7 Popular Vendor Compliance Steps -- Sound Familiar?

Are you one of the companies who handles your vendor compliance this way?

- “Yes, we hand the vendor application off to accounting once it comes in…”.

- “Well, we put our vendor info into the big binder, where we keep all of the files like that in our office.”

- “I don’t know what everyone else does outside of this branch, but we keep it in a drawer, here.”

- “Yep, we glance at the vendor details to make sure they filled it out, and we shred it when we’re done.”

- “Oh, the person who usually collects our vendor details normally just checks the box in the vendor package for us.”

- “We get the information from our contractors we hire, but we don’t really act on it or review it once it gets here.”

- “Well, I know someone is supposed to check the insurance once a year, but we’re so busy, I’m not sure it actually gets done.”

We Haven’t Had Any Vendor Credentialing Issues (Yet)

If your organization is not fully addressing your vendor on-boarding process, any of these recent events could soon hit closer-to-home than you realize:

- A roofing vendor provided a certificate of insurance, which had actually lapsed for non-payment. His work resulted in damage to a building. Later it was discovered that cert he provided was invalid and no insurance was in place.

- A two-man tree-trimming outfit was clearing trees over a pool. One of the men fell, impaling himself on the picket of the fence. He sued the association for millions of dollars for workman's comp. His company did not carry the coverage. Regardless of size and state law requirements, vendors need to carry workers’ compensation insurance.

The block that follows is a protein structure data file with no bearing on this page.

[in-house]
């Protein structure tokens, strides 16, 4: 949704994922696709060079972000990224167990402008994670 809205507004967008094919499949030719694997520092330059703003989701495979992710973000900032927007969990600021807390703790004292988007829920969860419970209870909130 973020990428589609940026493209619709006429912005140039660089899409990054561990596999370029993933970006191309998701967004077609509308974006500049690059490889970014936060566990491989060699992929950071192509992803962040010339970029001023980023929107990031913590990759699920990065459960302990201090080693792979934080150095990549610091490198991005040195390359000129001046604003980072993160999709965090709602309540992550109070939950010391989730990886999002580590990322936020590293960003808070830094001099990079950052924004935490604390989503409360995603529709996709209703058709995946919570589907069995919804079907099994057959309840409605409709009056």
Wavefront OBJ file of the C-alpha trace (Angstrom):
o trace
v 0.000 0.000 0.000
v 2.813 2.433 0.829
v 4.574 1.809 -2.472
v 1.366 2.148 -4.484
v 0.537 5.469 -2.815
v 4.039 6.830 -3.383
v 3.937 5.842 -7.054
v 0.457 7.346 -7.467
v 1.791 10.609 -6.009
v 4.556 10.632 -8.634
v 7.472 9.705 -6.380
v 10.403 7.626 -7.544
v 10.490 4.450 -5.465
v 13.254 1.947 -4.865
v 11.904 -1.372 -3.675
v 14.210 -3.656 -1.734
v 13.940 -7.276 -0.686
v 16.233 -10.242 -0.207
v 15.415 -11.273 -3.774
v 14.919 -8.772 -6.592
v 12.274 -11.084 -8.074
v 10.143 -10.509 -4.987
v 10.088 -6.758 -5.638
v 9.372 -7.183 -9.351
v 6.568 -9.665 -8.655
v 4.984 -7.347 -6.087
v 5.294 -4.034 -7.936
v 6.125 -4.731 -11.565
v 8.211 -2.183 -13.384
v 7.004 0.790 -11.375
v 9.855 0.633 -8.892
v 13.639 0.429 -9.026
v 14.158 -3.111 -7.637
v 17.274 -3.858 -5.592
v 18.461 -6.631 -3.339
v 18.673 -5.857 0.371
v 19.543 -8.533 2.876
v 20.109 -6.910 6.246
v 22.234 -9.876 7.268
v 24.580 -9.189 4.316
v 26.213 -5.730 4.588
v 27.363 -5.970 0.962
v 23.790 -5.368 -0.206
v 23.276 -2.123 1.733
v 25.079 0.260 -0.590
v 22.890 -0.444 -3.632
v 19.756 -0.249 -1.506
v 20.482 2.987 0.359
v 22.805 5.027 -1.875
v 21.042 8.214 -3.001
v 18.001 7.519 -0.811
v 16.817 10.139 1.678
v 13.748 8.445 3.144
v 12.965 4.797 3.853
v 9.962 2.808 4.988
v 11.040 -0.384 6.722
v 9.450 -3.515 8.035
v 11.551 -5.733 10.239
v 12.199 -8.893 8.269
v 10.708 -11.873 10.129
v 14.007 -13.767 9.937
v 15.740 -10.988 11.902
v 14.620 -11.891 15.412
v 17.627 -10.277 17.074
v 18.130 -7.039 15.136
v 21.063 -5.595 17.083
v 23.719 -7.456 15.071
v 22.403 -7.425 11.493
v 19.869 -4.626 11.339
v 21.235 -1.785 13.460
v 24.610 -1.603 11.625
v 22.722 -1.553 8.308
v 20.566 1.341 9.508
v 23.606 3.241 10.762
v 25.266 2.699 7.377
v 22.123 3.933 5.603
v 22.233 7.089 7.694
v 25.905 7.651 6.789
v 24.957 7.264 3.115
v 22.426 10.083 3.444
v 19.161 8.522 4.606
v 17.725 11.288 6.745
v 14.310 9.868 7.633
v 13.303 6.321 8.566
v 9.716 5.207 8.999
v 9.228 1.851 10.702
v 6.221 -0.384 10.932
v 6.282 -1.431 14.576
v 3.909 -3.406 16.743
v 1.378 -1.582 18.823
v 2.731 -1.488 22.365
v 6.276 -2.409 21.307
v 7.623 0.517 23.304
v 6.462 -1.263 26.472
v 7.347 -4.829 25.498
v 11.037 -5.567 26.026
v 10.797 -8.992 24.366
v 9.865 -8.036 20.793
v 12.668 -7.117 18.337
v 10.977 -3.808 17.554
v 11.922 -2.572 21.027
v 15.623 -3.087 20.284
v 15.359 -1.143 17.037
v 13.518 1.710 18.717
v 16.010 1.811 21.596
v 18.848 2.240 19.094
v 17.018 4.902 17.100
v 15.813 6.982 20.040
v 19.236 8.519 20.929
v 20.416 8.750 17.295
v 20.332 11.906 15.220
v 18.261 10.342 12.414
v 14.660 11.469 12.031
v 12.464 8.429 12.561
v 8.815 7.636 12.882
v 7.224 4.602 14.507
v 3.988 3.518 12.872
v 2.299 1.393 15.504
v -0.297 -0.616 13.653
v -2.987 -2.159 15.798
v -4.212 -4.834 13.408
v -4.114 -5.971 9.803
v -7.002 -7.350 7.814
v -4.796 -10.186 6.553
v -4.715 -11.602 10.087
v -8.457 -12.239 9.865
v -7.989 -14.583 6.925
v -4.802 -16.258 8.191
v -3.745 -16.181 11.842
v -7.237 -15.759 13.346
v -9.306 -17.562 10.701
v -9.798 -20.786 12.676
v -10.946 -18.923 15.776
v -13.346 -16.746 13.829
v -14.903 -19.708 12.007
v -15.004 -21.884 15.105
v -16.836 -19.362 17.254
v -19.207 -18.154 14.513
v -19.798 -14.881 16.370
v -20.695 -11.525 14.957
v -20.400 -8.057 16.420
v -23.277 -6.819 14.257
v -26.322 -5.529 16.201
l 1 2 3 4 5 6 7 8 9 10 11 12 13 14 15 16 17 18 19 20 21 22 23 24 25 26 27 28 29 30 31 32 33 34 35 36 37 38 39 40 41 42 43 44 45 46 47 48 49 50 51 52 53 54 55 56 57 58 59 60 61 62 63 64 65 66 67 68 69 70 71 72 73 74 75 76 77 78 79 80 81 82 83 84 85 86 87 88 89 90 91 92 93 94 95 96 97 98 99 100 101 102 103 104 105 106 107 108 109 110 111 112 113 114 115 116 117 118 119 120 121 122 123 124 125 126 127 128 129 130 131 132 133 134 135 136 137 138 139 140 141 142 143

- An arborist was hired to snip a few tree limbs. He accidentally clipped a power line and was killed. There was no insurance, so the client’s policy paid out the death claim – resulting in significant increases to the premium and deductible for the life of the client’s policy.

- While painting an inside hallway, a painter placed his hand on an electrical panel, and lost his thumb. It actually blew off when it made contact. The client’s insurance paid out $2.5 million dollars in claims. The client saw their premium rates and deductible go up because the painting firm was operating without proper workers’ comp coverage.

- A non-licensed contractor was performing electrical work and caused extensive property damage. The client’s insurance carrier denied the claim, due to the contractor being unlicensed.

Four Steps to Improve Vendor Compliance, Right Now

If you see yourself or your company at risk from non-compliant vendor credentialing and onboarding, you may benefit from taking the following steps:

  1. Gather your stakeholders together and have a frank discussion about your exposure to risk. Define who, what, where and estimate how frequently the rate of occurrence is today. Make a projection based on planned growth for each line item on your list.